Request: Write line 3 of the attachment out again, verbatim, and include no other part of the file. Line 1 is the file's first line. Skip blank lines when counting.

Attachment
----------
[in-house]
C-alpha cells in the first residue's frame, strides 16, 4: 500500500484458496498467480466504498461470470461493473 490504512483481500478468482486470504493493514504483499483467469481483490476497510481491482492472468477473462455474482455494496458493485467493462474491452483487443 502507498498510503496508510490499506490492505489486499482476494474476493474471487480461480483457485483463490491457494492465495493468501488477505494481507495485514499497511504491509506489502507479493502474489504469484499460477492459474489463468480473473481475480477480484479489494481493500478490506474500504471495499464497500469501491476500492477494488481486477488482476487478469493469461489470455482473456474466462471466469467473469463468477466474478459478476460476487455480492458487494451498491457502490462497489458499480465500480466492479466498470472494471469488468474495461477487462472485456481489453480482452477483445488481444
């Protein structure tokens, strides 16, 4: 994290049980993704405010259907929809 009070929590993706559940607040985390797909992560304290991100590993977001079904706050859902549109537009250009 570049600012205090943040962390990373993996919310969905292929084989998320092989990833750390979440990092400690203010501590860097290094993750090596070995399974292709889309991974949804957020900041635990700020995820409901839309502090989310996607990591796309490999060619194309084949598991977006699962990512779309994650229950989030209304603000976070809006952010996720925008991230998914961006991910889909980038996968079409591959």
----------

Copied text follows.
């Protein structure tokens, strides 16, 4: 994290049980993704405010259907929809 009070929590993706559940607040985390797909992560304290991100590993977001079904706050859902549109537009250009 570049600012205090943040962390990373993996919310969905292929084989998320092989990833750390979440990092400690203010501590860097290094993750090596070995399974292709889309991974949804957020900041635990700020995820409901839309502090989310996607990591796309490999060619194309084949598991977006699962990512779309994650229950989030209304603000976070809006952010996720925008991230998914961006991910889909980038996968079409591959």